56Guirao, above, n. 48, at 115-117; F. Guirao, 'Solvitur ambulando: The Place of the EEC in Spain's Foreign Economic Policy, 195762', in A. Deigthon and A.S. Milward (eds.), Widening, Deepening and Acceleration: the European Economic Community, 1957-1963 (Nomos, 1999), 347-358, at 351.

"Wl LEY—'-9

Association (EFTA) over the EEC.57 But after the United Kingdom, Denmark and Ireland applied for membership of the EEC in August 1961, it became clear that the Community, not EFTA, was going to be the engine of European economic integration. Moreover, Madrid began to fear the EEC's possible negative impact on its economic fortunes.58 With its request for "an association which may in due time be transformed into full integration", Spain aimed at a long-term commitment for stable economic development and, as a result, political stability.59

Spain, like Greece and Turkey, was unable to meet the economic conditions of accession.60 Moreover, Spain expected less resistance to an application for association than to an application for membership, since the latter required ratification by all six national parliaments where Franco's regime was controversial.61 As early as December 1958, an inter-ministerial committee, which had been installed by Franco to study the impact of the Treaty of Rome and to advise on the policy to be followed, had concluded that association would be easier to achieve than accession:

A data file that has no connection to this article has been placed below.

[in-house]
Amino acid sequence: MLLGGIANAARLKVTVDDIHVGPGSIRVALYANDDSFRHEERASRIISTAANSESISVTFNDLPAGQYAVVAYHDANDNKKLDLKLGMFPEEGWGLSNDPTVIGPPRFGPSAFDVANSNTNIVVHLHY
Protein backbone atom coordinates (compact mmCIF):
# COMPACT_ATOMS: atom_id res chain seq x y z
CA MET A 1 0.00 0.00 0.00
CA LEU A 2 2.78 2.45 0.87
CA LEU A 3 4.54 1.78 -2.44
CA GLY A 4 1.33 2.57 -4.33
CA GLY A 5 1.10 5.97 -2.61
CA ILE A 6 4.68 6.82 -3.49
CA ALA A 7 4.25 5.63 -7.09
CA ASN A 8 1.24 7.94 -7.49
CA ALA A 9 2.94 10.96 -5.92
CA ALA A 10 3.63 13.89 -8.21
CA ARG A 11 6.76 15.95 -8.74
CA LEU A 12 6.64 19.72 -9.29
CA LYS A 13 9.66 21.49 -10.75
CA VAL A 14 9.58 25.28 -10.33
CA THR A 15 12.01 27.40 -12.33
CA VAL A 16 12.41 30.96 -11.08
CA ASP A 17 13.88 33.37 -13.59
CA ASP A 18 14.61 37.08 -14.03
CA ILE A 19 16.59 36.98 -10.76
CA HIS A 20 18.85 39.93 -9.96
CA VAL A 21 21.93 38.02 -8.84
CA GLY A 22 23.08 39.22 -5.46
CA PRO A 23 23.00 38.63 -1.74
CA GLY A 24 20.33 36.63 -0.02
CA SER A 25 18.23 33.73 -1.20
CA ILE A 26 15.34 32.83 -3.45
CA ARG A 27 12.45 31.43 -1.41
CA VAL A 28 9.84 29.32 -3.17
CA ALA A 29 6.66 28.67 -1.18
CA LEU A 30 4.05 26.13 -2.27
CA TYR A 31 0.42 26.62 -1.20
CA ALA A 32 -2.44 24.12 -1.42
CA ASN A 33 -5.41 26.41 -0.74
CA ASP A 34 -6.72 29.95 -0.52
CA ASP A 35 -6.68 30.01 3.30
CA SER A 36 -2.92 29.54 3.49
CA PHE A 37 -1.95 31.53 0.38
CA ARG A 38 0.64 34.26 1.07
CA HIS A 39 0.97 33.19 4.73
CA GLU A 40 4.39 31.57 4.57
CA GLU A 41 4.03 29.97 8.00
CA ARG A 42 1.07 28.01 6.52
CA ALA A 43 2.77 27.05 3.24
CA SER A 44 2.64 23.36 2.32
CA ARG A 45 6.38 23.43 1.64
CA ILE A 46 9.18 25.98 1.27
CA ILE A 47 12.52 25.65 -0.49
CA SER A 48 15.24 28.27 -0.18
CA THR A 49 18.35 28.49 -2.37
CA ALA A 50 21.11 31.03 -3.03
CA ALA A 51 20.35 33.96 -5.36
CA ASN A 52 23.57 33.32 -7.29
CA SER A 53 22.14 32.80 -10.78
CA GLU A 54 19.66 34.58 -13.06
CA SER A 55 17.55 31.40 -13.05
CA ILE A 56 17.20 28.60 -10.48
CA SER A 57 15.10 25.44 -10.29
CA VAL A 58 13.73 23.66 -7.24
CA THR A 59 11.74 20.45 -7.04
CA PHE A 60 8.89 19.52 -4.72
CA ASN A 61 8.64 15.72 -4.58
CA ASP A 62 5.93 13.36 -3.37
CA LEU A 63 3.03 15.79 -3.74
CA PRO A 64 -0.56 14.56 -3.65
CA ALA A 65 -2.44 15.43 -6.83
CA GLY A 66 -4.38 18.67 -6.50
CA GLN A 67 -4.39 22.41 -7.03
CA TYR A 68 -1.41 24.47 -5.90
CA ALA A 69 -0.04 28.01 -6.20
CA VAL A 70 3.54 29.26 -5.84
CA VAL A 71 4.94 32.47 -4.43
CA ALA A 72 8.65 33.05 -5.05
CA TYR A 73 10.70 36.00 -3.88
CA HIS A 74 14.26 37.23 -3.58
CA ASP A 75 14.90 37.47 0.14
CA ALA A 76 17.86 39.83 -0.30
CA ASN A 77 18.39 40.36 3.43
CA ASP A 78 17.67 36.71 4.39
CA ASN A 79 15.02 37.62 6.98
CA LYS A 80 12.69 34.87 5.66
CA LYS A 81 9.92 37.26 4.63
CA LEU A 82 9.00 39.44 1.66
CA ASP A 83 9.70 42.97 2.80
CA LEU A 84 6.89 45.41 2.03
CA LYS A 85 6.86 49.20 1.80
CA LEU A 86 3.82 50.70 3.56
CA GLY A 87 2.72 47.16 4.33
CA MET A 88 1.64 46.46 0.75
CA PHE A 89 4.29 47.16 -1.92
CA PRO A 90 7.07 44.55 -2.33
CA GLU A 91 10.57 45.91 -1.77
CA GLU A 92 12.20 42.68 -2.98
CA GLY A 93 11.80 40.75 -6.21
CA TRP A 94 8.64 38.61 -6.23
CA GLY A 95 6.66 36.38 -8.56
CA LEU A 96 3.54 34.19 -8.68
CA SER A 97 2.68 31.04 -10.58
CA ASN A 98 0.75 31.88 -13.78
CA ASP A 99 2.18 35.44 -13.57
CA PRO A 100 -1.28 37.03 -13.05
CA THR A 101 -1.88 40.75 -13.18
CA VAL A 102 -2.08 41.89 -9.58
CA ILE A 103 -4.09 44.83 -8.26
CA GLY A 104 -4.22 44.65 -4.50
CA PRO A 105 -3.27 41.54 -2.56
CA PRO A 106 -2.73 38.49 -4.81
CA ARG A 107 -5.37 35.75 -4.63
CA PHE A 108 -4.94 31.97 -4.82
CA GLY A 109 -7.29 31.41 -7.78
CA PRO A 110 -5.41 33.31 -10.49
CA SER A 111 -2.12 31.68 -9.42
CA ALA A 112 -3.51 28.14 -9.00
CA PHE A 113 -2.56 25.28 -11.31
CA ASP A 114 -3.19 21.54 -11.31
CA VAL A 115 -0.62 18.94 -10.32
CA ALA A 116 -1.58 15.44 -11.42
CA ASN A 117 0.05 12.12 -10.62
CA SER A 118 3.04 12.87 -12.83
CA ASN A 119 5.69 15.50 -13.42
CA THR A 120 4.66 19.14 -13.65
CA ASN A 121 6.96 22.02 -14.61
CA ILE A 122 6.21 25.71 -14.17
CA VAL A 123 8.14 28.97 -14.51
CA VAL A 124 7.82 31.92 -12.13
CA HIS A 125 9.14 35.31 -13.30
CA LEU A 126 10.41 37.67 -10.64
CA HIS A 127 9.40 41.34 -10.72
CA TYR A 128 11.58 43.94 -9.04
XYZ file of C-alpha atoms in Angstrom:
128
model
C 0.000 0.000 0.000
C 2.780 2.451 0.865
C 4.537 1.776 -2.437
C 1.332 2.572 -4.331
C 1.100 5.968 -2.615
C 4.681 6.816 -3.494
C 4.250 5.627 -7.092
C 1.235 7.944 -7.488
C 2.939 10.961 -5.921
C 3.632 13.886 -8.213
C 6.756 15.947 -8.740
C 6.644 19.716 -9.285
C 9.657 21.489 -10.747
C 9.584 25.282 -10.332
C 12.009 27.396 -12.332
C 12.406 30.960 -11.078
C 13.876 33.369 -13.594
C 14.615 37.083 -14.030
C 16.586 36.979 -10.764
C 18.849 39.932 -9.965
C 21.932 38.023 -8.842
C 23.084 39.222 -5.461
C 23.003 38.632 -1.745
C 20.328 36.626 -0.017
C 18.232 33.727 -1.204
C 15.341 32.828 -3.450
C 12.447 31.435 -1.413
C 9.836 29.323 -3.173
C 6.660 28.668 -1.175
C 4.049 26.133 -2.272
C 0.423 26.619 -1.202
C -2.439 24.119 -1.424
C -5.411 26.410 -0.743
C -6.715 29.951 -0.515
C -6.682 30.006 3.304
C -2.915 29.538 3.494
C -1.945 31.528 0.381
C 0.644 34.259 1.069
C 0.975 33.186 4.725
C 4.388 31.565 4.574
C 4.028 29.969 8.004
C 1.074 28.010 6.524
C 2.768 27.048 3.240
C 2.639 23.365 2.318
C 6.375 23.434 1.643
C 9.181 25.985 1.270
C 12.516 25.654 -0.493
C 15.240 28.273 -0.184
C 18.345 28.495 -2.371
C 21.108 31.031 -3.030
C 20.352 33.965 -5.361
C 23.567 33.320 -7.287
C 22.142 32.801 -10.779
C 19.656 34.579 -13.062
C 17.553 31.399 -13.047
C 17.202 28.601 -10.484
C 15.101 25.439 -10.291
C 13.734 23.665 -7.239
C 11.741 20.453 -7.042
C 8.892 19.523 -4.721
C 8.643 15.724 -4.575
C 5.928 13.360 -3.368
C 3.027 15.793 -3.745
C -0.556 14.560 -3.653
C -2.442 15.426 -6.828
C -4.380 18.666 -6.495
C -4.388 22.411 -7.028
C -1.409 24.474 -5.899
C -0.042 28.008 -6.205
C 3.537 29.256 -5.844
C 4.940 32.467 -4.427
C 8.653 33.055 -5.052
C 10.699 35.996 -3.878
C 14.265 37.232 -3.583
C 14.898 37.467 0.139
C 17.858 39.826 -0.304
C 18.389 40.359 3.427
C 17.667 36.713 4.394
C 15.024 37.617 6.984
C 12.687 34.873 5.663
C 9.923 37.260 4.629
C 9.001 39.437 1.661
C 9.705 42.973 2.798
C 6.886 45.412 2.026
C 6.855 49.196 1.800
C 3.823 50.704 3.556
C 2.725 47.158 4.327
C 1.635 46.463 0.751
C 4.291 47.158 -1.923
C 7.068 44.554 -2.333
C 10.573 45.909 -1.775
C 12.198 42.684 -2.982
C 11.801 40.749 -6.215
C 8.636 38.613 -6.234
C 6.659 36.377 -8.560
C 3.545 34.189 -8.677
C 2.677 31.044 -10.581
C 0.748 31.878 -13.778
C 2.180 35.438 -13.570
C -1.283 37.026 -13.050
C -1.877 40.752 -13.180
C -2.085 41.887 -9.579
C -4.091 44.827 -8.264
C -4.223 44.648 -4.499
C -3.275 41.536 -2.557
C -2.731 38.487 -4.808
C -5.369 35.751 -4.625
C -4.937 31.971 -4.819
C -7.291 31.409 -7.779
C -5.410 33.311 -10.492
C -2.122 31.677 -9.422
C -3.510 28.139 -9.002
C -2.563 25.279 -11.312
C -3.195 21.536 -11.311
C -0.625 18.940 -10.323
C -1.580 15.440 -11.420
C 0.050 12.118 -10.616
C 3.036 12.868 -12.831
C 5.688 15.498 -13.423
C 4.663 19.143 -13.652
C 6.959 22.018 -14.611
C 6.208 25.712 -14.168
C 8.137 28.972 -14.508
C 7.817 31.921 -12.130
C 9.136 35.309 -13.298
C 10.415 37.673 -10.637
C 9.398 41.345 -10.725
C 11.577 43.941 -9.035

Article 237 talks about the incorporation into the Common Market on an equal footing to the signatory states, and it requires their unanimity as well as the subsequent ratification by their parliaments, whereas Article 238 sets the association method. The latter seems an easier formula for Spain's entry. It constitutes a second class presence, but it is easier to carry out negotiations with the Council of Ministers than with the delegations of the six member states and their respective parliaments, where enormous problems will arise.62